What are 'Energy Derivatives'

Energy derivatives are financial instruments in which the underlying asset is based on energy products including oil, natural gas and electricity, and trades either on an exchange or over-the-counter. Energy derivatives can be options, futures or swap agreements, among others. The value of a derivative will vary based on the changes of the price of the underlying energy product.

BREAKING DOWN 'Energy Derivatives'

Energy derivatives can be used for both speculation and hedging purposes. Companies, whether they sell or just use energy, can buy or sell energy derivatives to hedge against fluctuations in the movement of underlying energy prices. Speculators can use derivatives to profit from the changes in the underlying price and can amplify those profits through the use of leverage.

Energy derivatives trade both over-the-counter and on commodity exchanges. Over-the-counter trading occurs directly between two counter-parties outside the framework of an established commodity exchange. Two of the best known commodity exchanges in the United States are the Chicago Mercantile Exchange (CME) Group and the New York Mercantile Exchange (NYMEX), which is actually part of the CME Group. CME Group is the world's leading and most diverse derivatives marketplace, handling 3 billion contracts worth approximately $1 quadrillion annually.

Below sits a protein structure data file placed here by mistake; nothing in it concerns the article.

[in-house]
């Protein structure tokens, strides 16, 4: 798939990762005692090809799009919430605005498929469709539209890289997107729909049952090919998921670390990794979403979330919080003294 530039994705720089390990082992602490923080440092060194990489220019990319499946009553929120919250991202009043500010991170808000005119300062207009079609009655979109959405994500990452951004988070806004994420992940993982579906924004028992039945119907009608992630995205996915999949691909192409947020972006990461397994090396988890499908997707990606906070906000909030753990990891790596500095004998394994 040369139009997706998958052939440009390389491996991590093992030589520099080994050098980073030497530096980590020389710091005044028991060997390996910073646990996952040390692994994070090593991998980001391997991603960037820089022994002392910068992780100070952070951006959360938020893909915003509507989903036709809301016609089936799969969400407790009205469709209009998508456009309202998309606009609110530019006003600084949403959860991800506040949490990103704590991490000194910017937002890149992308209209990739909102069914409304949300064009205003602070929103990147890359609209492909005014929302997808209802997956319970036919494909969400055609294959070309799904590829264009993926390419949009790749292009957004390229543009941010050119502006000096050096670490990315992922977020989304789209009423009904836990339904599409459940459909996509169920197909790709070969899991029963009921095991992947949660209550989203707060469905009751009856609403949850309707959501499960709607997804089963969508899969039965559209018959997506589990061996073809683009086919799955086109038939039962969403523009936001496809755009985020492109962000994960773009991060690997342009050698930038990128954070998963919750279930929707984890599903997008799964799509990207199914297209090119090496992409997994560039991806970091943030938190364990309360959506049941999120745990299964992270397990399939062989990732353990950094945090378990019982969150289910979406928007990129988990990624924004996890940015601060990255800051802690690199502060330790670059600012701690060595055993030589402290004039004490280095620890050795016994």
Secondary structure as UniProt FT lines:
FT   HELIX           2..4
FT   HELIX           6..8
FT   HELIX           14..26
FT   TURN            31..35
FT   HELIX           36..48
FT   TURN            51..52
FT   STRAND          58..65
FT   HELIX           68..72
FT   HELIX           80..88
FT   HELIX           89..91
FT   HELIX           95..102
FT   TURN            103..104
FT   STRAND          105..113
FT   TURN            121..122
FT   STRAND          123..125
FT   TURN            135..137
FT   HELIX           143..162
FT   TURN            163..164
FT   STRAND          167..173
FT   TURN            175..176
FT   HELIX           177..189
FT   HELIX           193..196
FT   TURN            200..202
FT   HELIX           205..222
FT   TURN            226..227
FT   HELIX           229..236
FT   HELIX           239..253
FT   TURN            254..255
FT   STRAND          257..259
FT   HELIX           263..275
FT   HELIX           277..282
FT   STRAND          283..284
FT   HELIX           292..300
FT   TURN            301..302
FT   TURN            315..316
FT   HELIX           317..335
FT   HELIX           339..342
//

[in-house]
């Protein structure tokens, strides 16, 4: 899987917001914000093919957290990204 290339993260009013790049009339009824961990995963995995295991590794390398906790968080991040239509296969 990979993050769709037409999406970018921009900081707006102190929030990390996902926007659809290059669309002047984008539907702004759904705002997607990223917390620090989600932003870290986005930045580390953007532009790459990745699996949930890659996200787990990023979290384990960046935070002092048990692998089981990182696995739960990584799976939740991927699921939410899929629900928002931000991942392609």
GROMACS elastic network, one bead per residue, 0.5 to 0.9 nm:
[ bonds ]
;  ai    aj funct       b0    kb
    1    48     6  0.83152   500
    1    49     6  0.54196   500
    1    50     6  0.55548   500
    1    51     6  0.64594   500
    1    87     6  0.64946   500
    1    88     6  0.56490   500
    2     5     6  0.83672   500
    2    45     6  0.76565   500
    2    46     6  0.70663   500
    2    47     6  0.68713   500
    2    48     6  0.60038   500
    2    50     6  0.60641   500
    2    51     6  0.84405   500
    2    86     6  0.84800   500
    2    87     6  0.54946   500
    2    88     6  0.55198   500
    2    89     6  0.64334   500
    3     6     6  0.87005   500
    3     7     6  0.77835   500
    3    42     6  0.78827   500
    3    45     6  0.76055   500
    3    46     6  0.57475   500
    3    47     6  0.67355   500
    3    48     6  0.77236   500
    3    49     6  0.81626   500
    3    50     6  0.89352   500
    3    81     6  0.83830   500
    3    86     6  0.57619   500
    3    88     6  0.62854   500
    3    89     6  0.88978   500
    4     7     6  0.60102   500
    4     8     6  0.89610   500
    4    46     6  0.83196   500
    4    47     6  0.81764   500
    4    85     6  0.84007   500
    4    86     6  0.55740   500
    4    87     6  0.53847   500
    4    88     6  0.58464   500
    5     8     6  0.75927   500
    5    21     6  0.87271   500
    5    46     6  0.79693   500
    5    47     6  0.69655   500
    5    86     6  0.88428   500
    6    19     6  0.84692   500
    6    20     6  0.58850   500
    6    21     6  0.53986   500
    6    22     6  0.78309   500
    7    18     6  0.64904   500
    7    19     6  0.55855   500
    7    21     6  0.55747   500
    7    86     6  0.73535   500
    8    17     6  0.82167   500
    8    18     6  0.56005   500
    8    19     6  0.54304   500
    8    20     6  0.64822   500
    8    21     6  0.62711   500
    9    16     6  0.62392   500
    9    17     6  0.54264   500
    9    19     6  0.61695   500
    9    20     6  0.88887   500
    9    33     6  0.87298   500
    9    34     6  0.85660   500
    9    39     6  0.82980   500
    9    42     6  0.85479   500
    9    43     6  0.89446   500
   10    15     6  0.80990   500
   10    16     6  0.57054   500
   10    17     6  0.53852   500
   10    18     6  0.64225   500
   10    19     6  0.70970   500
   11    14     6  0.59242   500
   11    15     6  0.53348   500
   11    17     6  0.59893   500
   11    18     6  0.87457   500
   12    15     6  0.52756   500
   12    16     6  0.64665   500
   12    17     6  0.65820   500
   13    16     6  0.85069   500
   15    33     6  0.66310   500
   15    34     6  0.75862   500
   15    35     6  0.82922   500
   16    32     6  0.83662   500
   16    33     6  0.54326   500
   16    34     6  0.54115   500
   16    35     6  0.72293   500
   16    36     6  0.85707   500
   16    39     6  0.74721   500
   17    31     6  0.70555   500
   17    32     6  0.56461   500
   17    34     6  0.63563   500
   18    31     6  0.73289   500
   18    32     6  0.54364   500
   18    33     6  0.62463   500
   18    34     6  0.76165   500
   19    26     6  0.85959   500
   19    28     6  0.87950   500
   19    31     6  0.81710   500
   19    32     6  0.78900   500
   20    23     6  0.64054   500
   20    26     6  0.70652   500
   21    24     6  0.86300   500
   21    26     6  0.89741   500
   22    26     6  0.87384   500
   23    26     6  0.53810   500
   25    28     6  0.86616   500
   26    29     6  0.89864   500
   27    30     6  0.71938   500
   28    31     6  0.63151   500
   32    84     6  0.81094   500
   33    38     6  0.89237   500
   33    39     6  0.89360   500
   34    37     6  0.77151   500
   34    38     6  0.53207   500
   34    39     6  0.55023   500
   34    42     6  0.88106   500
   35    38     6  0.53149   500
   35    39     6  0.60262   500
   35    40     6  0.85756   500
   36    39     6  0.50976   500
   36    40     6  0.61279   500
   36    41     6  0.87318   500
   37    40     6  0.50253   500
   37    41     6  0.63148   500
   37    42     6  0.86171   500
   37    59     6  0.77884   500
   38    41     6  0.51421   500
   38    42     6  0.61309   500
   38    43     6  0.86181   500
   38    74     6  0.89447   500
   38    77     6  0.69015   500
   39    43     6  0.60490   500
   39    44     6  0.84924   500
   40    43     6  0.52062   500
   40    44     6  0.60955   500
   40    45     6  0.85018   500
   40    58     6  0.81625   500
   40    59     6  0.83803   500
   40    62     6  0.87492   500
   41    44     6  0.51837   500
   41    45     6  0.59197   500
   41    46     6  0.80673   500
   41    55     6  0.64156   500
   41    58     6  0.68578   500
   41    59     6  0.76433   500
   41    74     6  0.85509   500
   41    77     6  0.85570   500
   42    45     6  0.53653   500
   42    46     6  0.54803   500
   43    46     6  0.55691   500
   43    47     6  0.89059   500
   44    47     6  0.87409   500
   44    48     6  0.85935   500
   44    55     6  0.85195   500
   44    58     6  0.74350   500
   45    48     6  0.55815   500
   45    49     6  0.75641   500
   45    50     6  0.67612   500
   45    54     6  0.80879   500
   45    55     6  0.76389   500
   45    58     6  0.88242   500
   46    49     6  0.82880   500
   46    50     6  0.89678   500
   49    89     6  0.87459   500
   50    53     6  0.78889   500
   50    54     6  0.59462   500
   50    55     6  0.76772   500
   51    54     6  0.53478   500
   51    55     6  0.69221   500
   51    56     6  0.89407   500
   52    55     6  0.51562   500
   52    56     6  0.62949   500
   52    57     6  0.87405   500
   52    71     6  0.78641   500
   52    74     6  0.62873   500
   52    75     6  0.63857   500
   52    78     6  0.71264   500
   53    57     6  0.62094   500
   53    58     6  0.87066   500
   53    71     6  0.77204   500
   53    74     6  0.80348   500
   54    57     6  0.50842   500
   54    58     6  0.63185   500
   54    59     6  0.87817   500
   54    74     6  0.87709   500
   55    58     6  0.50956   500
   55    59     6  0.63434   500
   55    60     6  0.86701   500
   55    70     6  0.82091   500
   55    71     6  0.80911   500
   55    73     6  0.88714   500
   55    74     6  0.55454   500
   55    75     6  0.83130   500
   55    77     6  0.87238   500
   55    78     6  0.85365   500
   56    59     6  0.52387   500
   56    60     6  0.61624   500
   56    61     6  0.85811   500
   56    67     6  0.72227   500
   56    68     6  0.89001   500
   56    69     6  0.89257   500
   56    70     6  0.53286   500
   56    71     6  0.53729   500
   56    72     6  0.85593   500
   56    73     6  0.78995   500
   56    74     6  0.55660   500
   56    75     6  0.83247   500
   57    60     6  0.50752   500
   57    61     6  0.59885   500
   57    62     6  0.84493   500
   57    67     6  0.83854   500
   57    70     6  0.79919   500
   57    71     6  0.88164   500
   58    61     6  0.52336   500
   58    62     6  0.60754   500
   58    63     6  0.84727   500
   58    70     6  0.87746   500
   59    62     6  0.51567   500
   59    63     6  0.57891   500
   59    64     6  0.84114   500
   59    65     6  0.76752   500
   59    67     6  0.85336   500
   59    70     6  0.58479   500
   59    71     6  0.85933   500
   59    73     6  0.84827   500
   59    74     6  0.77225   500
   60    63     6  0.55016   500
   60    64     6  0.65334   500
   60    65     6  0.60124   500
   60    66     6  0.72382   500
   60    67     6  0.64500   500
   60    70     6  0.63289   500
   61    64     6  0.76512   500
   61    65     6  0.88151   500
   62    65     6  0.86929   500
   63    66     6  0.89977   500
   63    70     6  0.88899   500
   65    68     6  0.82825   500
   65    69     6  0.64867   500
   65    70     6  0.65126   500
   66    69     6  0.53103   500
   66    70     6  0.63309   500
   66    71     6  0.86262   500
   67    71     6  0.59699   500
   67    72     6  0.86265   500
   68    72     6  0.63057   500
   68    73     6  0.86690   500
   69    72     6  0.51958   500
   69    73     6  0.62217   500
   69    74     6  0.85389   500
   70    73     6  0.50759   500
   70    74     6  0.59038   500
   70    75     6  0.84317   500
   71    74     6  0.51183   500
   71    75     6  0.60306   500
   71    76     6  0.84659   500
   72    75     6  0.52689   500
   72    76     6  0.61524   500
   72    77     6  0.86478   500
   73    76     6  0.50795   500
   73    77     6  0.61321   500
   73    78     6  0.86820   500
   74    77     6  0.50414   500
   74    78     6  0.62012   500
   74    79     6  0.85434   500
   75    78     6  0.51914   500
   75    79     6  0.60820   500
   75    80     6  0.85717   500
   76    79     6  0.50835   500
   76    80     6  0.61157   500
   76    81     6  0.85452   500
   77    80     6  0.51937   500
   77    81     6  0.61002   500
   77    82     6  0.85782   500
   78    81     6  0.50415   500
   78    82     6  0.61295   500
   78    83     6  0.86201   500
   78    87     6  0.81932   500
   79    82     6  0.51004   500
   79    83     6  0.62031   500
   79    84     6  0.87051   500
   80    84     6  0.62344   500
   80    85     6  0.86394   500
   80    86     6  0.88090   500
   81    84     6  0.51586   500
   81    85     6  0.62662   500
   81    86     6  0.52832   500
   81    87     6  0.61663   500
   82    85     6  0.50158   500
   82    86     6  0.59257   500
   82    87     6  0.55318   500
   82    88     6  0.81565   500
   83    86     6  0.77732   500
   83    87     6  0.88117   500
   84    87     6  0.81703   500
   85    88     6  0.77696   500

Energy Derivative Traders and Users

Energy derivative traders are a form of commodity trader. A commodity trader focuses on trading futures or options contracts in physical substances like oil and gold. Most often these traders are dealing in raw materials used at the beginning of the production value chain such as copper for construction or grains for animal feed. Energy products such as oil, natural gas and electricity are part of this broader commodity complex.

Companies that use and produce energy will often use energy derivatives to help reduce price risk. Commodity price risk is the uncertainty that stems from changing prices that adversely impact the financial results of those who both use and produce that commodity. Commodity price risk can equally impact producers of a commodity, not just users. Energy derivatives serve a vital purpose in the market to reduce this risk, providing all parties with the price certainty needed to plan business operations.

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